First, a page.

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Readers of this blog have no doubt heard about the battles between the security community (vocalized through the efforts of Symantec and McAfee) and Microsoft on the issue of PatchGuard.

Believe me: It’s a serious issue.  

PatchGuard effectively locks out the kernel, ostensibly to hackers, but also to other vendors.  As security vendors, it is absolutely vital that we have access to the kernel.  And considering that the chances are high that hackers will break PatchGuard, security companies need access even more urgently.

Rowan Trollope, Symantec’s VP of Consumer Products and Solutions has strong words on this issue. Trollope is the guy in charge of all the development of products like Norton Antivirus, Norton Internet Security and the like. 

If anyone has to deal with this problem, it’s him.

And he doesn’t mince words. I’ve had some email traffic with him, and he was kind enough to allow me to reprint some of his comments:

On PatchGuard:

“PatchGuard hamstrings security providers, and leaves customers exposed to many of today’s scariest threats.  These threats, such as Infostealers, Backdoors and Trojans are built to disable security products.”

So, really, which threats specifically will customers potentially be exposed to with Microsoft’s Patchguard policy?

“Well, I have a list here of 25 recent malware samples just from the last few months.  To name just a few: Infostealer.Wowcraft, Backdoor.Beasty.J and Trojan.Rootserv.  Today, Norton Antivirus and Norton Internet Security protect customers against these types of threats with advanced protection technology.  On Vista 64-bit, Patchguard disables this advanced technology, leaving customers exposed.”

Have you been working with Microsoft on this, and what do you want them to do about it?

“On behalf of our customers, we have made this clear to Microsoft for well over two years.  While it has been made painfully clear that customers will be exposed to these nasty threats by Microsoft’s choices, they continue to dig in their heels and refuse to work with the security industry.    We have proposed alternative, specifically, we do NOT want Patchguard removed or disabled; we have asked Microsoft to provide security vendors with a secure API which allows Patchguard to function as designed, but allows us to do our jobs as well.  With this API, customers will be allowed to choose best of breed security technology, and continue to enjoy the same level of protection they have come to expect.”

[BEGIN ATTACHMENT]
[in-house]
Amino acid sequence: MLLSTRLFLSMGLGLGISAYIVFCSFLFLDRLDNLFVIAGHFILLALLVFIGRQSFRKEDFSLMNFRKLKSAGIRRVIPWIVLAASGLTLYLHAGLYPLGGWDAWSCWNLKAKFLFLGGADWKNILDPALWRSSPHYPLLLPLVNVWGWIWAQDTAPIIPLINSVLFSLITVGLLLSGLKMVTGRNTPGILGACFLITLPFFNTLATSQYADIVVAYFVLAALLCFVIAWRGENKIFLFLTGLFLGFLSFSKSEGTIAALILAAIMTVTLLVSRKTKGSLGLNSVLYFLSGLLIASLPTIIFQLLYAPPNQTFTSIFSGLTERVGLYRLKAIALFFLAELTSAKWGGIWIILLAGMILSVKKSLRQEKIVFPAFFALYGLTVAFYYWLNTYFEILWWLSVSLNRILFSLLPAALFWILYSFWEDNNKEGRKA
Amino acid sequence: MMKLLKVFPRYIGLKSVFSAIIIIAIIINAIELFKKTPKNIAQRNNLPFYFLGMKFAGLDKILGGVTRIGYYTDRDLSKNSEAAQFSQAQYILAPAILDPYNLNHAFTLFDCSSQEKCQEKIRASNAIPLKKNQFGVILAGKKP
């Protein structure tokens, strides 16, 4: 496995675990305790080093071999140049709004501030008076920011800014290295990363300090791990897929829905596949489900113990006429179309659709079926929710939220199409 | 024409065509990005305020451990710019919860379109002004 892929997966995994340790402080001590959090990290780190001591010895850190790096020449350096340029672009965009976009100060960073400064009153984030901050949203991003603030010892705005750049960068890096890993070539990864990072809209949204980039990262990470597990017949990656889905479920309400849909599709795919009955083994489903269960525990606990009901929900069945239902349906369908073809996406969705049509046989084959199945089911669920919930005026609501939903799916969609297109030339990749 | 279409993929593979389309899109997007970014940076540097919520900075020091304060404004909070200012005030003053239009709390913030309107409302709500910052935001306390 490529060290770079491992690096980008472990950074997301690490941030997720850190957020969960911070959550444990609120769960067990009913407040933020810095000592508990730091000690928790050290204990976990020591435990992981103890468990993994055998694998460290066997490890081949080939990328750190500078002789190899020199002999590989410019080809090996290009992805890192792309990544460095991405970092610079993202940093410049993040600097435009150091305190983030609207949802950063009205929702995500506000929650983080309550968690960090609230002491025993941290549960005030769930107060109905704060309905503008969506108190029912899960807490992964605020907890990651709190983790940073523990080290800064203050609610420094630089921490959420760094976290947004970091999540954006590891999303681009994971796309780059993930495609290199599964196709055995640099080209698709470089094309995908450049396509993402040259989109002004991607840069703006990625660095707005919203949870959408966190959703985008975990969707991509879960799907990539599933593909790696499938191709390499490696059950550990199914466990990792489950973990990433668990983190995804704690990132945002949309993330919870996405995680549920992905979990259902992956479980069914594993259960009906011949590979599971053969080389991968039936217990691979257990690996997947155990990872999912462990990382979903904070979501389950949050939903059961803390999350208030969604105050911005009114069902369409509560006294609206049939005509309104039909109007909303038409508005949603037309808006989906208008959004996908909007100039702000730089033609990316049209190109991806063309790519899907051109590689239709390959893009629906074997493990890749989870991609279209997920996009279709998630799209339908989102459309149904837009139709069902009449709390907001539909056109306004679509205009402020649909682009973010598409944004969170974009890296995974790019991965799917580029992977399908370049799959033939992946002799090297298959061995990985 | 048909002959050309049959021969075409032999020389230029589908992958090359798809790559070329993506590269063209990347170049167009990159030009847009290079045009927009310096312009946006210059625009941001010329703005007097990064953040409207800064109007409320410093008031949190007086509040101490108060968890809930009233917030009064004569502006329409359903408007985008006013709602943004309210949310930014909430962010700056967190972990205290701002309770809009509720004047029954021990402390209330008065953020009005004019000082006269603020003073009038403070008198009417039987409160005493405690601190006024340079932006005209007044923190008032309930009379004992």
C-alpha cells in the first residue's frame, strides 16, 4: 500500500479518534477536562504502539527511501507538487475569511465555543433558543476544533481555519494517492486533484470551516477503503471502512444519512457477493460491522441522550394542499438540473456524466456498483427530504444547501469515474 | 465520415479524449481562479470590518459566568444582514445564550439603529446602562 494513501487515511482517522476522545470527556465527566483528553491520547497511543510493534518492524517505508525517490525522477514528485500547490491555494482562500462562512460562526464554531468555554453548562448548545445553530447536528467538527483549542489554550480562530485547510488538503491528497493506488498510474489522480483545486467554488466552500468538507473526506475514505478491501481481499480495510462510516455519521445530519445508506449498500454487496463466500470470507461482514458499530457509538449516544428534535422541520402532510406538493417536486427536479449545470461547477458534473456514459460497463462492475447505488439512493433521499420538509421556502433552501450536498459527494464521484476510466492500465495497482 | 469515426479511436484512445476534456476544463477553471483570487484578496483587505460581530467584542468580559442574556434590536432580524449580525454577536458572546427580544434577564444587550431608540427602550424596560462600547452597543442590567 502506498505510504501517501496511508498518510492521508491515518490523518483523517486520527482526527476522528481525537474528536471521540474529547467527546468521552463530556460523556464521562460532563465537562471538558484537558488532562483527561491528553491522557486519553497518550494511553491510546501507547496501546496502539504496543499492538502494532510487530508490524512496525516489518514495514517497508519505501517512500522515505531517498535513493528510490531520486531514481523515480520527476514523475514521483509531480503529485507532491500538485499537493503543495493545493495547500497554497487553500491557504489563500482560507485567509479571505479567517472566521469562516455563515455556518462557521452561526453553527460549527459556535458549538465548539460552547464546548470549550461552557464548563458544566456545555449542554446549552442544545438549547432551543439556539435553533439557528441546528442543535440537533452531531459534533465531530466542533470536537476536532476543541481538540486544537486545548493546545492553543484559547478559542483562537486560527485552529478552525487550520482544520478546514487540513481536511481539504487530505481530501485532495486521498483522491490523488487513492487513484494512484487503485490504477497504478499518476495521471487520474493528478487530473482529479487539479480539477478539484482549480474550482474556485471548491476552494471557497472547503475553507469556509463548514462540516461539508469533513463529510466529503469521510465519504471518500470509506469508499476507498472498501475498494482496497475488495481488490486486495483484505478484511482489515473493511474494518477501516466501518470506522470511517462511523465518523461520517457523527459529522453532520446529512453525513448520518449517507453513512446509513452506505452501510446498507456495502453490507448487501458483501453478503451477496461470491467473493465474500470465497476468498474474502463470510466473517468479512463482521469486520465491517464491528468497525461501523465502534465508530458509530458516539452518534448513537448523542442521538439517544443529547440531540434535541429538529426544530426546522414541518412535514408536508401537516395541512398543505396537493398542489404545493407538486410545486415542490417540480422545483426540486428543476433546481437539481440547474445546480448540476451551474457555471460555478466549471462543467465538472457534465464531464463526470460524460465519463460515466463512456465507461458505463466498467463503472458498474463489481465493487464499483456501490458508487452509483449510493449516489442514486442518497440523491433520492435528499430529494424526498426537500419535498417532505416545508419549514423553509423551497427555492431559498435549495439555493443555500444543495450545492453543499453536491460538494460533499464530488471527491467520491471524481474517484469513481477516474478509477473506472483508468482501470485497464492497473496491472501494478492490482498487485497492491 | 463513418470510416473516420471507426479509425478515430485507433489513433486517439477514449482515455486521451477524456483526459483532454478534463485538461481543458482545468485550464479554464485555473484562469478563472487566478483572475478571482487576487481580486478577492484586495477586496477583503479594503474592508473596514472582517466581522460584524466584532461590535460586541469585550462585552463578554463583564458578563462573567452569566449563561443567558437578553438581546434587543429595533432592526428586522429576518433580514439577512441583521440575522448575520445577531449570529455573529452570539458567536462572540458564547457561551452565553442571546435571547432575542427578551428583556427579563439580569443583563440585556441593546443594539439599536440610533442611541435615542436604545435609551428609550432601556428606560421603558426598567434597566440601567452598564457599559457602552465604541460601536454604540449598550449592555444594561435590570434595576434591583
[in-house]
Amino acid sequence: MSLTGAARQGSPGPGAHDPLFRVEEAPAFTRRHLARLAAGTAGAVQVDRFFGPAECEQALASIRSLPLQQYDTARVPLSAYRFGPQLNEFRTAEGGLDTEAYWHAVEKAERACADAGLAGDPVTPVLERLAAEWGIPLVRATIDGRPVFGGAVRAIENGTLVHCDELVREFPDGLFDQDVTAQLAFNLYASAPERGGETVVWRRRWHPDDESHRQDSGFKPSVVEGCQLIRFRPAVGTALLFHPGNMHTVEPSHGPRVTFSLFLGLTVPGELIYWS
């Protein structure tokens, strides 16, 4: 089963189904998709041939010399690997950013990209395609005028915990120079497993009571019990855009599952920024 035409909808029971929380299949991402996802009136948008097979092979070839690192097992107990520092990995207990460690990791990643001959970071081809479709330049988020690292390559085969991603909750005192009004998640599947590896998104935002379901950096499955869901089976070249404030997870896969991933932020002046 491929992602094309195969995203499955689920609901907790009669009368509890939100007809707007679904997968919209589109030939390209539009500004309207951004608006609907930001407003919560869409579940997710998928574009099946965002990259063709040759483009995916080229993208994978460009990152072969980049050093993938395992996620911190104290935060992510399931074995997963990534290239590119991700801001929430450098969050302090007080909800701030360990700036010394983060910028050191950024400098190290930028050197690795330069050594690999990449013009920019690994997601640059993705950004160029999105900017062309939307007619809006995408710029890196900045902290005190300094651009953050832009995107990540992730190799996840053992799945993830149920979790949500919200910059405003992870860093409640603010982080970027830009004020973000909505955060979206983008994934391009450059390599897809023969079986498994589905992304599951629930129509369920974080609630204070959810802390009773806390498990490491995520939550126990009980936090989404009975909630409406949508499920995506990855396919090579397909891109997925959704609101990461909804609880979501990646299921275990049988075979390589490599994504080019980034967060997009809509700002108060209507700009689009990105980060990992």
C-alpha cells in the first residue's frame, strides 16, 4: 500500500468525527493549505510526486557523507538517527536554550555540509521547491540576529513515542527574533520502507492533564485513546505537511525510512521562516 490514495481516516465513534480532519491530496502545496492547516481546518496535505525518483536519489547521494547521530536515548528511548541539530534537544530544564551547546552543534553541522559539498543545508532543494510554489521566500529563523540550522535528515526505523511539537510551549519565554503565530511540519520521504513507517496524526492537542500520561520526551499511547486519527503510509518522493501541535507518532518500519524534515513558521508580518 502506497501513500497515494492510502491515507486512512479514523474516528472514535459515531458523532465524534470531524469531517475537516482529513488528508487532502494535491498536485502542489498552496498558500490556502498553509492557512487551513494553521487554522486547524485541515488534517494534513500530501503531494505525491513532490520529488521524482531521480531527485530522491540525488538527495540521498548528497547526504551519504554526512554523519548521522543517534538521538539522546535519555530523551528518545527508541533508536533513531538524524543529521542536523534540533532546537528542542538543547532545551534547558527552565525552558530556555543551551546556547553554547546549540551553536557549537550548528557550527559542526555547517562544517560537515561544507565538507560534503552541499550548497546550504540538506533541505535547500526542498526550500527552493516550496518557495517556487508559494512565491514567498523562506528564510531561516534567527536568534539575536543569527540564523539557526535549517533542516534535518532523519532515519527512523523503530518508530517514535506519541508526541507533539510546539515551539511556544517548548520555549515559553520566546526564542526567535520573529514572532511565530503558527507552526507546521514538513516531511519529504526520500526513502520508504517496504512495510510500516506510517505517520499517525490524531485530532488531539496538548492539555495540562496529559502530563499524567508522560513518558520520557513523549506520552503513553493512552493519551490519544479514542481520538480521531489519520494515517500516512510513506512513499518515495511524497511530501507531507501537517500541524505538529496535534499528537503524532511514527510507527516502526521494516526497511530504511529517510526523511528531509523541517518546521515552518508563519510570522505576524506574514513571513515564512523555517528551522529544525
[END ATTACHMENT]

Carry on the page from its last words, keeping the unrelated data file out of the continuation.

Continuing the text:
But hasn’t Microsoft said that with Patchguard, they are simply asking for Security companies to use the supported security related APIs, and not undocumented system hooks?

“There has been a lot of confusion based on what Microsoft has said publicly. 

First, to be clear, Symantec already uses all available security related APIs provided by Microsoft. 

The key word here is “available”; there are no available APIs for these advanced protection technologies we offer today.  

Second, Microsoft has said that this is not anti-competitive behavior since they themselves are also limited to the supported APIs.  This is a convenient position since Microsoft themselves do not offer any of the advanced protection technologies which go above and beyond the available APIs. 

If and when they get around to protecting customers against today’s threats, they alone can add the APIs necessary.”

So what happens when 64-bit Vista comes out?

“Unfortunately for customers, this will be too little too late.  When Vista 64 gets released, we will not have the APIs we need, and Microsoft expects customers to stand-by, unprotected, waiting for “multiple upcoming Windows releases as we understand the exact requirements”.  

In summary, this issue is simple and the facts speak for themselves; Patchguard hamstrings security providers, and leaves customers exposed.”

Believe me, this thing ain’t over. 

Alex Eckelberry